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October 03, 2005


On my first midterm, I predicted quietly to select friends and family (i.e. anyone who asked) that I was going to get a mid/high B. I scored 88%. He pulled some obscure terminology out for the exam, so I knew I missed those.

Today's midterm, I will predict publicly that it will be a mid/high A. It's hard to say with subjective tests, so we'll see how she grades it. Tomorrow's midterm, before I even take it, I will predict a C- unless I get to studying.

As for the Braves, I predict Daniel is wrong. I predict the power of the jersey will take it to 5. And because I hate them, the Braves will win it. To spite me.

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The Truth Comes Out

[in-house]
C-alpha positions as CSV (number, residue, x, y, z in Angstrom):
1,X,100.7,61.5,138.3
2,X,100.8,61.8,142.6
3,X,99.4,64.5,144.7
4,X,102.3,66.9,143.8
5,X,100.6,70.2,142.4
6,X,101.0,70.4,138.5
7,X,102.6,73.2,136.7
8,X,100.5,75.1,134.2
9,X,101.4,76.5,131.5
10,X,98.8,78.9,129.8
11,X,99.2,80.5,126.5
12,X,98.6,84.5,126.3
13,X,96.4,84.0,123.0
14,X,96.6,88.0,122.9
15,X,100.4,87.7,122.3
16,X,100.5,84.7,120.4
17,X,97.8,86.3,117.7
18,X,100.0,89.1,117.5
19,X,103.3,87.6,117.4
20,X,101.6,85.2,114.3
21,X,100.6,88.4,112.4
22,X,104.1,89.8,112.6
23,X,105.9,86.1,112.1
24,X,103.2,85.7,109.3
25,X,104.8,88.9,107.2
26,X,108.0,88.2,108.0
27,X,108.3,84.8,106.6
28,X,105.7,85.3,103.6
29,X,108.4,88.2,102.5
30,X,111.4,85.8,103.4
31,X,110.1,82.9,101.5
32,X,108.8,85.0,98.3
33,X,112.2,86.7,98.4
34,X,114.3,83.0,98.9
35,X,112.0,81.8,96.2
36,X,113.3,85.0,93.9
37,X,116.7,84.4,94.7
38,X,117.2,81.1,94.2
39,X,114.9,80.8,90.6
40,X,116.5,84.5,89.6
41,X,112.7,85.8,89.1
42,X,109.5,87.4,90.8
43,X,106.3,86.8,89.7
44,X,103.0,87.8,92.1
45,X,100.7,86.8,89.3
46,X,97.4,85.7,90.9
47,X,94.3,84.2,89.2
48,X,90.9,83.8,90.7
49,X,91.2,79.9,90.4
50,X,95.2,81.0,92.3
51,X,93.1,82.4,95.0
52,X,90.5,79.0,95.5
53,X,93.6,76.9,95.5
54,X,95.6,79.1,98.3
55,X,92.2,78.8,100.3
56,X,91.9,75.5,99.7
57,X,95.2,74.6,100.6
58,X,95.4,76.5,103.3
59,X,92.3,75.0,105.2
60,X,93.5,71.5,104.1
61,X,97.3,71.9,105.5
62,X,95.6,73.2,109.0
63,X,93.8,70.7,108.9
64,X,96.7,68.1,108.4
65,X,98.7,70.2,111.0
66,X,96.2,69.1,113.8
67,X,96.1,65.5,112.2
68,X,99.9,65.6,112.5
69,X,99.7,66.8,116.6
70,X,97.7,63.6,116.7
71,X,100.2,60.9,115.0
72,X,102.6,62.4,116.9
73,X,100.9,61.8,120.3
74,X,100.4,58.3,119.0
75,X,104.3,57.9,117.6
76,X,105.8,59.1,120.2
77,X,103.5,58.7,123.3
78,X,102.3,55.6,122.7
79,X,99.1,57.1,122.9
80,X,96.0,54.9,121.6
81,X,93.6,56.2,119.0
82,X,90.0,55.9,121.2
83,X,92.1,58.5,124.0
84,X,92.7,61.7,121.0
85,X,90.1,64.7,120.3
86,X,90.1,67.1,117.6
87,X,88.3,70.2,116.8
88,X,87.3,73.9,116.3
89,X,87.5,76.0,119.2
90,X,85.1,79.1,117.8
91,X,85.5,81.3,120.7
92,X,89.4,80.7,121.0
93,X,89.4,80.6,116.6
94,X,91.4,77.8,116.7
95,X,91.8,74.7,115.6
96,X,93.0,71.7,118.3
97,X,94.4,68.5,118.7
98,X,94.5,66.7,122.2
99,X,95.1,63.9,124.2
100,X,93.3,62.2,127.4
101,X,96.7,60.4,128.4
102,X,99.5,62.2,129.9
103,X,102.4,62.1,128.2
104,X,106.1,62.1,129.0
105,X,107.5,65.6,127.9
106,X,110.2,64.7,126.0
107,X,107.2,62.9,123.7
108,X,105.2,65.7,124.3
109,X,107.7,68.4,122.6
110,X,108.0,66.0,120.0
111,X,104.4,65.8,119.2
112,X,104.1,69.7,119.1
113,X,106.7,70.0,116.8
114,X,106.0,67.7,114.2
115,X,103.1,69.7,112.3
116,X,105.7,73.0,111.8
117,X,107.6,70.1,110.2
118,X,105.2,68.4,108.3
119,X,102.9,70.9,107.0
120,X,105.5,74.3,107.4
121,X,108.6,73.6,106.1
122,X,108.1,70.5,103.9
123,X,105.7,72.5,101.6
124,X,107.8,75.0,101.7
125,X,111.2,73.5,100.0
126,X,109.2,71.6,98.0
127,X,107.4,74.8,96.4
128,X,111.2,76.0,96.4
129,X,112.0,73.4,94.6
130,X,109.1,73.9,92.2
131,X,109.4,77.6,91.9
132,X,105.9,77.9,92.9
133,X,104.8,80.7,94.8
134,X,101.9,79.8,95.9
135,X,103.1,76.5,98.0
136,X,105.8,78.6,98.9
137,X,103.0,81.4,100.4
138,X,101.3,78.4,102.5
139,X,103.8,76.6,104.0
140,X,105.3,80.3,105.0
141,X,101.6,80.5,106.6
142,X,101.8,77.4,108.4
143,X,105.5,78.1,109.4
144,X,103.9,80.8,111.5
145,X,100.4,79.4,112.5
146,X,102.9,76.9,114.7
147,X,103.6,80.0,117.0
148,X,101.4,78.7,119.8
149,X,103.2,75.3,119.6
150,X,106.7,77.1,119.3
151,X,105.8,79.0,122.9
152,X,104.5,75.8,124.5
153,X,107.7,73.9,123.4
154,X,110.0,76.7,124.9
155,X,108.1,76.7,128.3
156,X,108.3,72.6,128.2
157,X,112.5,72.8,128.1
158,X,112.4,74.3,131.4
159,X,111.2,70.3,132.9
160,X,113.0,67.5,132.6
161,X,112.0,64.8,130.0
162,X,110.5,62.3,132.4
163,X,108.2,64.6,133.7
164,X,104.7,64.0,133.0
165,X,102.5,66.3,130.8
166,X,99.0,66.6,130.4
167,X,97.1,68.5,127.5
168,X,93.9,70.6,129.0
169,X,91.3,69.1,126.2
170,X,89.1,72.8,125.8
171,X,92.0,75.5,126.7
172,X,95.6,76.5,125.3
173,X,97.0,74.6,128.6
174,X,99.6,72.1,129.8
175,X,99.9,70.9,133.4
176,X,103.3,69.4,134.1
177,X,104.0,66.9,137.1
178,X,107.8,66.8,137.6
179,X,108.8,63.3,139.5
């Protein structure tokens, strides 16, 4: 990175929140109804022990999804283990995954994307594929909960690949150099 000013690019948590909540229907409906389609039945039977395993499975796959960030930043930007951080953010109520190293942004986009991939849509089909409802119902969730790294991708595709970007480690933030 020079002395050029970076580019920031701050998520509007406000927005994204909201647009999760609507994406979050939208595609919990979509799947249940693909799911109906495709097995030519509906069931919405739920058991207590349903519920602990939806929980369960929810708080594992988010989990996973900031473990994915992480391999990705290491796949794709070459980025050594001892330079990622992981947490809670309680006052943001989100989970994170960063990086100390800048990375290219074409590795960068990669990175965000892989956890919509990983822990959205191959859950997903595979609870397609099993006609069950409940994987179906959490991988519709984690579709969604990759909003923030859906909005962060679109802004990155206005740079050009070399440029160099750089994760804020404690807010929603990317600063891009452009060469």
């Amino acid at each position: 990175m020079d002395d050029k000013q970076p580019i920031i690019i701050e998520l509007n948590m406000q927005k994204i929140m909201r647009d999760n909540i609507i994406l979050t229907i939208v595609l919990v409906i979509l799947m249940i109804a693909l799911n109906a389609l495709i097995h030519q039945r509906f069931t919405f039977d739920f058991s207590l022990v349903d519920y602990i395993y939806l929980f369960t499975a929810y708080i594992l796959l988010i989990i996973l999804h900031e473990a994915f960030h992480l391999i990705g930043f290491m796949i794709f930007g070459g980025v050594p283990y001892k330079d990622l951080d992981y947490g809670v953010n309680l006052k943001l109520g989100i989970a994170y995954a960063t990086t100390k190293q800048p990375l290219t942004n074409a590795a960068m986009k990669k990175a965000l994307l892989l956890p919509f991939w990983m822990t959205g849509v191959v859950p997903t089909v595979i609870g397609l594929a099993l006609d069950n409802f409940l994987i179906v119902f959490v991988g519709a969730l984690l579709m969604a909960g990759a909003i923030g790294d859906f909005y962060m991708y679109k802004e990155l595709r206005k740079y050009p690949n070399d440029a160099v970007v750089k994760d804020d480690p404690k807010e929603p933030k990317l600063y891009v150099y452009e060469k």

Cousin: So where are you working now?

Jen: I'm not. I decided not to do that anymore.

Cousin: (Looks surprised, confused.)

Jen: I went back to school full time to get out of working.

Cousin: Good idea. Think my family would let me do that?

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September 27, 2005

Bitter Disappointment

There is going to be a reception (with free food!) for History majors Thursday afternoon.

Sadly, I will be at work. No free food there. :'(

By the way, of particular interest to my stalkers*, I am at this very moment camped out at the Main Library. I refuse to leave until I finish the paper that is due Monday. The library closes at 2:00 a.m. I have 3 pages written.

* I'm on the 2nd floor. Come say hello.

***UPDATE: (10:42 p.m.) I'm done. I need to print it out to fully red-ink it, but I think it's less of a piece of crap than I thought it would be.

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Wasting Time

When I should be studying for my logic class.

Of course, if I hadn't played Tomb Raider when I was originally supposed to be studying for my logic class, this wouldn't be a problem.

The midterm is next Tuesday. Plenty of time to waste between now and then.

My evolutionary biology midterm is tomorrow. I'll have time to review it before class tomorrow.